In association with:
Contributor Sarah Ditty
In this case study, we speak to Laura Tenison MBE, the founder / MD of JoJo Maman Bébé, the foremost maternity and children’s wear brand in the UK. Get the insider’s view on how the brand has grown from a one person start-up to international success, while working to minimise its environmental impact.
Contributor Susan Snedden
Susan Snedden, director in the IP & Technology team of Maclay Murray & Spens LLP, provides expert legal knowledge on the future of 3D printing for the fashion industry and how you can ensure your rights. Image: Iris Van Herpen
Contributor Sarah Ditty
In this report, find out what’s happening across fashion industry tradeshows in 2014/15 and how the future of trade events will embrace digital technologies for ROI. Image: Pure London
Contributor Ethical Fashion Forum
In this resource, we look at the current state of the fashion, textiles and manufacturing market as well as sustainability, from the burgeoning business case to consumer behaviour – bringing you the key trends and statistics. This will save you hours, if not weeks worth of market research. Image: Deborah Campbell Atelier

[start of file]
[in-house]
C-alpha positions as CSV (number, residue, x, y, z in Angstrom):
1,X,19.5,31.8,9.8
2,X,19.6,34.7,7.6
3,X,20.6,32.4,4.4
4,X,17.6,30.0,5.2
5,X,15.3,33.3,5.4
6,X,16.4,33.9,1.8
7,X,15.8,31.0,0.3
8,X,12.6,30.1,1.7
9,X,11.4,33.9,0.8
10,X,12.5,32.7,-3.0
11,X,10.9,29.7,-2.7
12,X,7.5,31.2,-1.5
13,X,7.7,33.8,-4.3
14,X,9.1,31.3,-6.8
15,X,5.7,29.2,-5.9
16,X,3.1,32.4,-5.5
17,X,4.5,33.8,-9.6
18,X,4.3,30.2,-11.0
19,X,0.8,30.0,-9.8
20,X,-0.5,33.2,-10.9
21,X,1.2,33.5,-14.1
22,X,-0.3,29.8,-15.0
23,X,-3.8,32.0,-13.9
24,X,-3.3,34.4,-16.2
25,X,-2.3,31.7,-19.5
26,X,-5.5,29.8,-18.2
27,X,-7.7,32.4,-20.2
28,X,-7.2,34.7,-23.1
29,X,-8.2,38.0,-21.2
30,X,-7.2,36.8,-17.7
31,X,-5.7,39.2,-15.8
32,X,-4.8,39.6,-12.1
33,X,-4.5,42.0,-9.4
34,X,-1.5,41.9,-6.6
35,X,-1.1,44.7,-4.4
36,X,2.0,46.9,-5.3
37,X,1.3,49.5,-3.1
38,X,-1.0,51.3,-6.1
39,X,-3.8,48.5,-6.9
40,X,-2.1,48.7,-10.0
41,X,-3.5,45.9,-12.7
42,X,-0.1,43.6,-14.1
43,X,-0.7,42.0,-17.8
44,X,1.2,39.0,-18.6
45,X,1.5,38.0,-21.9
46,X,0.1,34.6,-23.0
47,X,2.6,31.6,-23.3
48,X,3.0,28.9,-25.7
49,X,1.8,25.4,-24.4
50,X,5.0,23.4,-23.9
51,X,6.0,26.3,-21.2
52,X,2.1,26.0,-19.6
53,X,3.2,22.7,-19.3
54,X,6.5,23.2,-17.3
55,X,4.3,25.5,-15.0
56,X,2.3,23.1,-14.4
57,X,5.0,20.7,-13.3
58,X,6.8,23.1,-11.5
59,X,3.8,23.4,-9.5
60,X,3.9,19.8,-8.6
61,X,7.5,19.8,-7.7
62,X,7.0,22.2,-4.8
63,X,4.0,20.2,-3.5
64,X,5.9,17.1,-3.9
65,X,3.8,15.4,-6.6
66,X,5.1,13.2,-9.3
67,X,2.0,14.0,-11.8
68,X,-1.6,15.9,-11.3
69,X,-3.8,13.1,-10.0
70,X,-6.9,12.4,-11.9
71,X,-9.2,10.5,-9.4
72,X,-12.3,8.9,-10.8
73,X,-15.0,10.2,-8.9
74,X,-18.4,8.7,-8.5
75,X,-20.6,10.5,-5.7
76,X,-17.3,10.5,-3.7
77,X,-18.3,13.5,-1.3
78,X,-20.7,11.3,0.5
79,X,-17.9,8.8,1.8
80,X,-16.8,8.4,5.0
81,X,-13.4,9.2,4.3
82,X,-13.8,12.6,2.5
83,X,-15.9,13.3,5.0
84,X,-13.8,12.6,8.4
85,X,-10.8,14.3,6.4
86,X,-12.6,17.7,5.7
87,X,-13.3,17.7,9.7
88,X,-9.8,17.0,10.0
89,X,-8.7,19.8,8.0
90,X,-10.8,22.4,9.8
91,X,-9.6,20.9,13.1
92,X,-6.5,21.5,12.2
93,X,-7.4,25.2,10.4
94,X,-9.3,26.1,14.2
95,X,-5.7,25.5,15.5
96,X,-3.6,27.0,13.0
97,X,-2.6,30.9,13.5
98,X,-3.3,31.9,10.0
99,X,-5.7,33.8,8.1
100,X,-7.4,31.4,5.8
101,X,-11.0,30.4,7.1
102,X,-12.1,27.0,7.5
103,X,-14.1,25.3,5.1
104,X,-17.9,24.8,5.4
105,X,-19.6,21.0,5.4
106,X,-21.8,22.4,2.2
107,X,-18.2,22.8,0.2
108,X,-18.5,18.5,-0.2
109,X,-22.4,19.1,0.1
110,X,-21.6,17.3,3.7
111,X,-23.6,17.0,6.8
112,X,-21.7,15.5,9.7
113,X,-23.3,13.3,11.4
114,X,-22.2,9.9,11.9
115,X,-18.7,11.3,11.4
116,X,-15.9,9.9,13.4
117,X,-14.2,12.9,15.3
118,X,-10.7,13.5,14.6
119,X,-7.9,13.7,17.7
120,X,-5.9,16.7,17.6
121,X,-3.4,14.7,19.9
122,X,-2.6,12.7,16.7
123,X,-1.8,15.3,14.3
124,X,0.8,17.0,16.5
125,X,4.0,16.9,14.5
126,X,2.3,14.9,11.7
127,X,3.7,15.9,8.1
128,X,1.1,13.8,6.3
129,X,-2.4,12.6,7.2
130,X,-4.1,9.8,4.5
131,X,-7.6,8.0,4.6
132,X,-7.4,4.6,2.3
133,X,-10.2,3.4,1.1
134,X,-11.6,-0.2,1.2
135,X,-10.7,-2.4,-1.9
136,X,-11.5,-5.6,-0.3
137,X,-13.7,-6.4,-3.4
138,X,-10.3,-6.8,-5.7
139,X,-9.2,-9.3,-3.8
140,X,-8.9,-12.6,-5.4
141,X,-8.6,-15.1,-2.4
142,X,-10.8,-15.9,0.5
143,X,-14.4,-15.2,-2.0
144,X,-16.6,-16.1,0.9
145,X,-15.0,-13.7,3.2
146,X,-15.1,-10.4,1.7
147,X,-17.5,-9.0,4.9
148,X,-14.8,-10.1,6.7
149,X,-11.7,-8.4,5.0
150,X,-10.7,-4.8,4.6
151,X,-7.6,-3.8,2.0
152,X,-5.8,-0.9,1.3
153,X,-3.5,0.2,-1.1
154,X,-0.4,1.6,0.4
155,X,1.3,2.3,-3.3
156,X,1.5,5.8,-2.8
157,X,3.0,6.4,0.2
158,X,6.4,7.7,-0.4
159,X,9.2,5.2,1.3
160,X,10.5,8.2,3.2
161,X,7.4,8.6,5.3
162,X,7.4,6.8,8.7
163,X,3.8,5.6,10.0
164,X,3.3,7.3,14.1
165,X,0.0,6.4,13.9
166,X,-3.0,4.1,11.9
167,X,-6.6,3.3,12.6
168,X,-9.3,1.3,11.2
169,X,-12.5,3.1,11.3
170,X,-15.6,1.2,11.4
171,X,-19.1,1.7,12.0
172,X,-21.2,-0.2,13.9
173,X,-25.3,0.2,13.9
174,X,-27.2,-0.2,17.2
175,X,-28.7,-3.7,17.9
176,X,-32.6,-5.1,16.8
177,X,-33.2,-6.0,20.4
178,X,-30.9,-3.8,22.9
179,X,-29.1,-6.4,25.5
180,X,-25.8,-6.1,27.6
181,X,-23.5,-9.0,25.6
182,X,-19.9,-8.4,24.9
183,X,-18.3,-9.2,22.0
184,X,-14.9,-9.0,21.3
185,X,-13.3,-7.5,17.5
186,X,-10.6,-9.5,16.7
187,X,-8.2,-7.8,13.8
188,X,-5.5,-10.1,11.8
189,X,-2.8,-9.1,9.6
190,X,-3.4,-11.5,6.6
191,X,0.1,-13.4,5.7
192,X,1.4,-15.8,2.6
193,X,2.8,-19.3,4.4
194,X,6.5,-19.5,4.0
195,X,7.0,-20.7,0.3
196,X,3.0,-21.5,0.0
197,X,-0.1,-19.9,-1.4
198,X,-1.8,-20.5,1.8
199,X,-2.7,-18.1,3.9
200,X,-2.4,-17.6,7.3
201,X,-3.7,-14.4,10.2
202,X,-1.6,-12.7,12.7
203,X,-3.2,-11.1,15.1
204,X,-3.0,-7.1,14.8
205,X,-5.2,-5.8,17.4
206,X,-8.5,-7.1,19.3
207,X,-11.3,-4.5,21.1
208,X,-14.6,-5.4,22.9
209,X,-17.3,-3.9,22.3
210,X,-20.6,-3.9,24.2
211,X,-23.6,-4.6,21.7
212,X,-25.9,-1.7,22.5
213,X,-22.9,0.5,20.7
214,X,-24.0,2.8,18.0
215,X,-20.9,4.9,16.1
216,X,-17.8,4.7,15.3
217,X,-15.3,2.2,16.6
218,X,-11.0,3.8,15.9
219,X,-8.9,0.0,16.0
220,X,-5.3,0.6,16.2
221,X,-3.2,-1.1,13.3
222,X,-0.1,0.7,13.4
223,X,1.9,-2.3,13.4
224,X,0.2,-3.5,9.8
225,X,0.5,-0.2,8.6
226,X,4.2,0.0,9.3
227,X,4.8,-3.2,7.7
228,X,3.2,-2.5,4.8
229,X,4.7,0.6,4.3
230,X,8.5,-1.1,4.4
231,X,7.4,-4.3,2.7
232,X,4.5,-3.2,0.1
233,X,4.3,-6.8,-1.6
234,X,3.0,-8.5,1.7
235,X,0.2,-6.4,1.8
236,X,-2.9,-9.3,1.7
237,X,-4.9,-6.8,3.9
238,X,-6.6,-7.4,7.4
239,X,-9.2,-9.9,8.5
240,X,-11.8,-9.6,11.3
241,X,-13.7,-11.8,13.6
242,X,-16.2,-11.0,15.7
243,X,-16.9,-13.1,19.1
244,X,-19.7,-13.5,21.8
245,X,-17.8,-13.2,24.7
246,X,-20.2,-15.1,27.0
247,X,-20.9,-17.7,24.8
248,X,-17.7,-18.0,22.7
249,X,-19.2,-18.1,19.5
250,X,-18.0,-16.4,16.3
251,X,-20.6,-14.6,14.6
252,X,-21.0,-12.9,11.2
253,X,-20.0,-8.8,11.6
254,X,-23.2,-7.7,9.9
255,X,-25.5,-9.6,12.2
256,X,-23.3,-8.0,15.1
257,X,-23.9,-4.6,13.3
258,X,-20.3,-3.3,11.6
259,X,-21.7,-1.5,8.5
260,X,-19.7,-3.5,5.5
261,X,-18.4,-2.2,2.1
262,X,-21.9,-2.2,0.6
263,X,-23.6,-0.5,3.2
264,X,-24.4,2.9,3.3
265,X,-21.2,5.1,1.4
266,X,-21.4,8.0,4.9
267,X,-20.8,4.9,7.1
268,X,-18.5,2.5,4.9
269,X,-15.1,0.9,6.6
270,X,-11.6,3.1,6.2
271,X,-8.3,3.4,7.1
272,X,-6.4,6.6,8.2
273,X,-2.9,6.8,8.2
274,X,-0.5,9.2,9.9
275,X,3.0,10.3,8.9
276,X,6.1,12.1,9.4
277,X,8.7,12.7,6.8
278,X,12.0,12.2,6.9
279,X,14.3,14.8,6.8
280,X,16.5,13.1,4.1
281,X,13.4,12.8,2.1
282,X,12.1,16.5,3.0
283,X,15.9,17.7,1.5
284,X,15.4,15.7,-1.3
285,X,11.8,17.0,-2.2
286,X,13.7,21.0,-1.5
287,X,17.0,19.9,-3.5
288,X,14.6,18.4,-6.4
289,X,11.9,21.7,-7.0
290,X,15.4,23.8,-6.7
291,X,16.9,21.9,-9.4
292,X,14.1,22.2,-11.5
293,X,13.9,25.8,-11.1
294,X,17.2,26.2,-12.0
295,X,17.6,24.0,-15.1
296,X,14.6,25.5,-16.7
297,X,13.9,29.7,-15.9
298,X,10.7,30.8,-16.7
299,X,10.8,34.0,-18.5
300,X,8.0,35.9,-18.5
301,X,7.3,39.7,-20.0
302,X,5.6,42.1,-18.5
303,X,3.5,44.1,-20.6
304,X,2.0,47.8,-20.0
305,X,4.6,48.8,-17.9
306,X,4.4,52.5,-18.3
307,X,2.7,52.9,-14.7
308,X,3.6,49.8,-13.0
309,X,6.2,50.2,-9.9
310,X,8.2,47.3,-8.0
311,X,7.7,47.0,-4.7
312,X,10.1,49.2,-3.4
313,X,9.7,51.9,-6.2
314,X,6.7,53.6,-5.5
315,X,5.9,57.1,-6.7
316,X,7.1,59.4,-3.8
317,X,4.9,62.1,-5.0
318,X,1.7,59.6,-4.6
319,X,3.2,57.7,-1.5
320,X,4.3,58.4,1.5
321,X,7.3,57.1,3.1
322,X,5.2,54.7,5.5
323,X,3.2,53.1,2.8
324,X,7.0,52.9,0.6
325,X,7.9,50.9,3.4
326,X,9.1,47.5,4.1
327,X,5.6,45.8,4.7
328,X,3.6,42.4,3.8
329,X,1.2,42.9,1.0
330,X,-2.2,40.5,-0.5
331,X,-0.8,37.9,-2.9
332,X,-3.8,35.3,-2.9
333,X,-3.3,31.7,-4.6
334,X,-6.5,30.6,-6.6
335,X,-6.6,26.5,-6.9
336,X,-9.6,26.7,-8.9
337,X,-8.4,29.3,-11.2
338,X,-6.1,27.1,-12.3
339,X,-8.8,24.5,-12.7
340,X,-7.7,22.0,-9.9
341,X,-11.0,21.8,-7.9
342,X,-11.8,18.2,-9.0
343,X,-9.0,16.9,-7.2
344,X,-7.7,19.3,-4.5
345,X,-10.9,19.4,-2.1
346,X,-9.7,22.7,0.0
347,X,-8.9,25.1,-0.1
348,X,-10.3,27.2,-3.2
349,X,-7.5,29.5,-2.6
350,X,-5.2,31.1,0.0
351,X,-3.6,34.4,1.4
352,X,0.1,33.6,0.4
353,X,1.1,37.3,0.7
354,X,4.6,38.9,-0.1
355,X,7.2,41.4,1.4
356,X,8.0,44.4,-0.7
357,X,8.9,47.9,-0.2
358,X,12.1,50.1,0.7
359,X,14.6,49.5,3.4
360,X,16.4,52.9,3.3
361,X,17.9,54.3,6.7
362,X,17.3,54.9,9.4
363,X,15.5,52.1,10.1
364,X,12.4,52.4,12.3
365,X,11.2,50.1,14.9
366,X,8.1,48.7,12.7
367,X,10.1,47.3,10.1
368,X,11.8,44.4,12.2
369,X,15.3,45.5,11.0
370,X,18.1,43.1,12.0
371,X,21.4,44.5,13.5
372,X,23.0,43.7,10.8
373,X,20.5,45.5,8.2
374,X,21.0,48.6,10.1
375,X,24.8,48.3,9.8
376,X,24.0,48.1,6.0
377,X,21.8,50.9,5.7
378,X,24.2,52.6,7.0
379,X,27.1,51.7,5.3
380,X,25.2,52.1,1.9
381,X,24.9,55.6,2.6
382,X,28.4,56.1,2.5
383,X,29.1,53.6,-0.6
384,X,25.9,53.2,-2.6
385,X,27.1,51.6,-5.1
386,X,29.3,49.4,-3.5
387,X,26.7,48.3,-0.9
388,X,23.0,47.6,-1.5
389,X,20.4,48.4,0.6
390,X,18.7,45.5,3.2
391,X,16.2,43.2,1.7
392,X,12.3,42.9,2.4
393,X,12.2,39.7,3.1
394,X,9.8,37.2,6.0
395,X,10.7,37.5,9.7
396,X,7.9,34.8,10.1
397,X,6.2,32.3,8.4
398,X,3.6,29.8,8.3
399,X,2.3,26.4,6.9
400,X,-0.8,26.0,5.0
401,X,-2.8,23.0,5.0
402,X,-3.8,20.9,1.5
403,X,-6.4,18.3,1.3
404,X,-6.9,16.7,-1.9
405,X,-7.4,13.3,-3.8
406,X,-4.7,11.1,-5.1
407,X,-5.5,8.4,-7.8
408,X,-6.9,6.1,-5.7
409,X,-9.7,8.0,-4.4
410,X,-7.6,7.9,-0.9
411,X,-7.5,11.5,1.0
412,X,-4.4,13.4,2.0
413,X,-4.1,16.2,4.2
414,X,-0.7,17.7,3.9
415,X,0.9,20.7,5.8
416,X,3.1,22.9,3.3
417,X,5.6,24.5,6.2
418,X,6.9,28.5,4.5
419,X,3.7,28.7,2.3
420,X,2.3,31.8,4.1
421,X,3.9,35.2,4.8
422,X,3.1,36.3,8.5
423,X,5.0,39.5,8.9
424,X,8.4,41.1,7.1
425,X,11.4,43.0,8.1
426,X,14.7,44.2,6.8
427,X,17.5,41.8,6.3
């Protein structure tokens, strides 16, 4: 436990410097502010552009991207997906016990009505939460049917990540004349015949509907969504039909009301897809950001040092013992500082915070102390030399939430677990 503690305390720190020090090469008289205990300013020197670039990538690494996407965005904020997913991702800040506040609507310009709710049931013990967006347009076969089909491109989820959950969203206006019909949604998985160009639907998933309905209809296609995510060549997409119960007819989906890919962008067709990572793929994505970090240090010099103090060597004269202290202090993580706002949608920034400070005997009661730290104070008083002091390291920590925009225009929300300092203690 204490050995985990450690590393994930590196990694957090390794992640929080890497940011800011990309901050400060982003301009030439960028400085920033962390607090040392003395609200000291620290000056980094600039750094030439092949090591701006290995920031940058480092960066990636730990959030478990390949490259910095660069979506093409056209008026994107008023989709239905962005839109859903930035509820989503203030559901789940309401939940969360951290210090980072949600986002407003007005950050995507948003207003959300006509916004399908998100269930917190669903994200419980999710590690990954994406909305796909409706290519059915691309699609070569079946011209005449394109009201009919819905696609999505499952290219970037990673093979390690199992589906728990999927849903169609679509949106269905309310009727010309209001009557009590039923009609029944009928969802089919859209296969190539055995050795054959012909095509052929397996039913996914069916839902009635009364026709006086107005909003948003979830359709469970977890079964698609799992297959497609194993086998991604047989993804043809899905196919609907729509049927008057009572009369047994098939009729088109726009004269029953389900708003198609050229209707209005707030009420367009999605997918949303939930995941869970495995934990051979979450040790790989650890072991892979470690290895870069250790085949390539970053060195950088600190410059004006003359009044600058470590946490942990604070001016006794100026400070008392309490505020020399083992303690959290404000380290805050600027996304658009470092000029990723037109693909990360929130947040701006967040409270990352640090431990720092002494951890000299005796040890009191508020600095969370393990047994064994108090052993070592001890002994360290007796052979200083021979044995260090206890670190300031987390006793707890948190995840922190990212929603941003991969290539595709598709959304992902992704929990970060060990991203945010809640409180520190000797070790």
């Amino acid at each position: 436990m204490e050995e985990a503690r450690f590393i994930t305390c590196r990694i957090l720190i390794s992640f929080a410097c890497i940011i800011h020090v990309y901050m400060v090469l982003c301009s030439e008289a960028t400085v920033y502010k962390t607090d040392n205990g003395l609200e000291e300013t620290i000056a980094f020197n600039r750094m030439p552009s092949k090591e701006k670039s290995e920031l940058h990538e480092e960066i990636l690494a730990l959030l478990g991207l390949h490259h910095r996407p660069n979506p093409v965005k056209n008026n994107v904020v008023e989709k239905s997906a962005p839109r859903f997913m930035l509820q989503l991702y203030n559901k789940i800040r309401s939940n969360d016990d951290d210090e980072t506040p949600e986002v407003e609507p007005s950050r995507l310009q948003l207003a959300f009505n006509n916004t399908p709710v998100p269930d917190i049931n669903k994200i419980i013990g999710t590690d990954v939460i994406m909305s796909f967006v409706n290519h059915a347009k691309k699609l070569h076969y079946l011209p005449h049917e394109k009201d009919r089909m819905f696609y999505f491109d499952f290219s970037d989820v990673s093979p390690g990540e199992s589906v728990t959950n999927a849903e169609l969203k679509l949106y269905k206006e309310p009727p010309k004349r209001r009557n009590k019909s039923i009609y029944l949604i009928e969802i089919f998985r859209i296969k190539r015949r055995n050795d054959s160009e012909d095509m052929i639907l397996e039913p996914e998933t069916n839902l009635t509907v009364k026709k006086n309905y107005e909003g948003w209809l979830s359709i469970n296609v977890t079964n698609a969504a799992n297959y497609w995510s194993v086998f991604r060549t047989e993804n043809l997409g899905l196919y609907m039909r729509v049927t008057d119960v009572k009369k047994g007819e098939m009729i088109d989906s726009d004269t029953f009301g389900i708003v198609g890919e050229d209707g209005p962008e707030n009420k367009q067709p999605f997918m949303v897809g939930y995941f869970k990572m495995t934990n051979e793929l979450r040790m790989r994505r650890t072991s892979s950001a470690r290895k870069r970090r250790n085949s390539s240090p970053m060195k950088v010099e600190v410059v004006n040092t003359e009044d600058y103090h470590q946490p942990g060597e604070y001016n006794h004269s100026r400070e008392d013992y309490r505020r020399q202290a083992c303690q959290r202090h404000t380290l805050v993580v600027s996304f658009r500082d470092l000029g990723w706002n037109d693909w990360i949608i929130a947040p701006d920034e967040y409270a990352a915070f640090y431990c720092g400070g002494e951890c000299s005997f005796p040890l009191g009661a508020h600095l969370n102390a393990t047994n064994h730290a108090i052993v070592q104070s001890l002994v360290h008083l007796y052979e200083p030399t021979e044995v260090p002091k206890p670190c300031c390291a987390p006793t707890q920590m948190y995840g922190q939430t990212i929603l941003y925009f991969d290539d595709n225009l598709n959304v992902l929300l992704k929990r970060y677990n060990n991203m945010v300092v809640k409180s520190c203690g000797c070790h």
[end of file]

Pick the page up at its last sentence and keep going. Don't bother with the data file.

5 minutes with... FAIR
We sit down with Siobhan Wilson the owner and head buyer of FAIR, an ethical fashion boutique in Brighton and online.
FAIR looks for good quality pieces with simple designs and special details that really make the customer feel like they are getting a special item. We also look for a midrange price point and a reasonable minimum order level for new brands so we can test out new products with our customer.
Fabric quality and sustainability is important (and our customers really appreciate this) plus great design and good styling. I think classic items that are made well and might have a subtle difference really appeals to us and our customer. We want designs that will last and are worth the price people are paying. We love working with brands that work with WFTO producers.
Quality and design cannot be compromised. Brands need to make things very easy for the customer and the retailer. Clear labelling is important especially to an ethical consumer. They shop very carefully and a well designed label can be a real selling point. International sizing, including for your target market, would be very helpful.
Above all test your product and make sure your fabrics are suitable for the design. It might look beautiful but it does need to be tested and worn before it goes to market. You need to get your pricing right to provide a competitive margin too as shops do have high overheads, especially in big cities.
I was very impressed with the large selection of new ethical brands in 2014 and it is very exciting to see the range grow. We can’t wait to see the collection in 2015 looking to complement the brands that we already offer.
I love seeing such a good mix of great fashion, design and ethics!